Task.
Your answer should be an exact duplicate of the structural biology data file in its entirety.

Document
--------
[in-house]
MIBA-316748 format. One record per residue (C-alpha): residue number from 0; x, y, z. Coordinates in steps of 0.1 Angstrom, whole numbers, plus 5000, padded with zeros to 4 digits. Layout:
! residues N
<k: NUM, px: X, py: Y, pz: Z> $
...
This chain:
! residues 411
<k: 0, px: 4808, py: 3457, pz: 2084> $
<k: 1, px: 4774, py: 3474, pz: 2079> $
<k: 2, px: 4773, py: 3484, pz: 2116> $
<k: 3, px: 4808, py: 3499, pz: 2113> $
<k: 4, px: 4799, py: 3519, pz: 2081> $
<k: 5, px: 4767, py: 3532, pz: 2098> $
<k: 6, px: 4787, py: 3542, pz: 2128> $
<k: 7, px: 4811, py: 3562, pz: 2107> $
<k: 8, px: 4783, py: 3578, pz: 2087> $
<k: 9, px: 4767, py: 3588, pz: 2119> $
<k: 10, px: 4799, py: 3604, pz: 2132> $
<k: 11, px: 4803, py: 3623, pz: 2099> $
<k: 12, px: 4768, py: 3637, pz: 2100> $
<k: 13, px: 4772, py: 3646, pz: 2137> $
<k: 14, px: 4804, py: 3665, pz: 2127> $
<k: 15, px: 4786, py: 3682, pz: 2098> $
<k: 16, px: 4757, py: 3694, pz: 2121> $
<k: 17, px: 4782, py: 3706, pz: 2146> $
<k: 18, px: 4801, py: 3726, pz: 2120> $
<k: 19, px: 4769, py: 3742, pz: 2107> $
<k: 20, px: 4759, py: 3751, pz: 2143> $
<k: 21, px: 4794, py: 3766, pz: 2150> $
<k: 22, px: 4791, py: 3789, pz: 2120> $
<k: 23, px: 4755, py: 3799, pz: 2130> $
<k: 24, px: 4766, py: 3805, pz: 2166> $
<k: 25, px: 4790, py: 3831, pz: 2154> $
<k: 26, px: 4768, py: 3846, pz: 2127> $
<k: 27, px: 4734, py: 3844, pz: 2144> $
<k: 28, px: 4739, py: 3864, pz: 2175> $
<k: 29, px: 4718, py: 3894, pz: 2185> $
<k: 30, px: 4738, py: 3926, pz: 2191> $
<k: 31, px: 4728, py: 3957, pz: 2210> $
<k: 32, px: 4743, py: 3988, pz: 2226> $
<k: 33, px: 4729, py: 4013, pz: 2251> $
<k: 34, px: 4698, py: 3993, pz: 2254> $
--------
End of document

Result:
[in-house]
MIBA-316748 format. One record per residue (C-alpha): residue number from 0; x, y, z. Coordinates in steps of 0.1 Angstrom, whole numbers, plus 5000, padded with zeros to 4 digits. Layout:
! residues N
<k: NUM, px: X, py: Y, pz: Z> $
...
This chain:
! residues 411
<k: 0, px: 4808, py: 3457, pz: 2084> $
<k: 1, px: 4774, py: 3474, pz: 2079> $
<k: 2, px: 4773, py: 3484, pz: 2116> $
<k: 3, px: 4808, py: 3499, pz: 2113> $
<k: 4, px: 4799, py: 3519, pz: 2081> $
<k: 5, px: 4767, py: 3532, pz: 2098> $
<k: 6, px: 4787, py: 3542, pz: 2128> $
<k: 7, px: 4811, py: 3562, pz: 2107> $
<k: 8, px: 4783, py: 3578, pz: 2087> $
<k: 9, px: 4767, py: 3588, pz: 2119> $
<k: 10, px: 4799, py: 3604, pz: 2132> $
<k: 11, px: 4803, py: 3623, pz: 2099> $
<k: 12, px: 4768, py: 3637, pz: 2100> $
<k: 13, px: 4772, py: 3646, pz: 2137> $
<k: 14, px: 4804, py: 3665, pz: 2127> $
<k: 15, px: 4786, py: 3682, pz: 2098> $
<k: 16, px: 4757, py: 3694, pz: 2121> $
<k: 17, px: 4782, py: 3706, pz: 2146> $
<k: 18, px: 4801, py: 3726, pz: 2120> $
<k: 19, px: 4769, py: 3742, pz: 2107> $
<k: 20, px: 4759, py: 3751, pz: 2143> $
<k: 21, px: 4794, py: 3766, pz: 2150> $
<k: 22, px: 4791, py: 3789, pz: 2120> $
<k: 23, px: 4755, py: 3799, pz: 2130> $
<k: 24, px: 4766, py: 3805, pz: 2166> $
<k: 25, px: 4790, py: 3831, pz: 2154> $
<k: 26, px: 4768, py: 3846, pz: 2127> $
<k: 27, px: 4734, py: 3844, pz: 2144> $
<k: 28, px: 4739, py: 3864, pz: 2175> $
<k: 29, px: 4718, py: 3894, pz: 2185> $
<k: 30, px: 4738, py: 3926, pz: 2191> $
<k: 31, px: 4728, py: 3957, pz: 2210> $
<k: 32, px: 4743, py: 3988, pz: 2226> $
<k: 33, px: 4729, py: 4013, pz: 2251> $
<k: 34, px: 4698, py: 3993, pz: 2254> $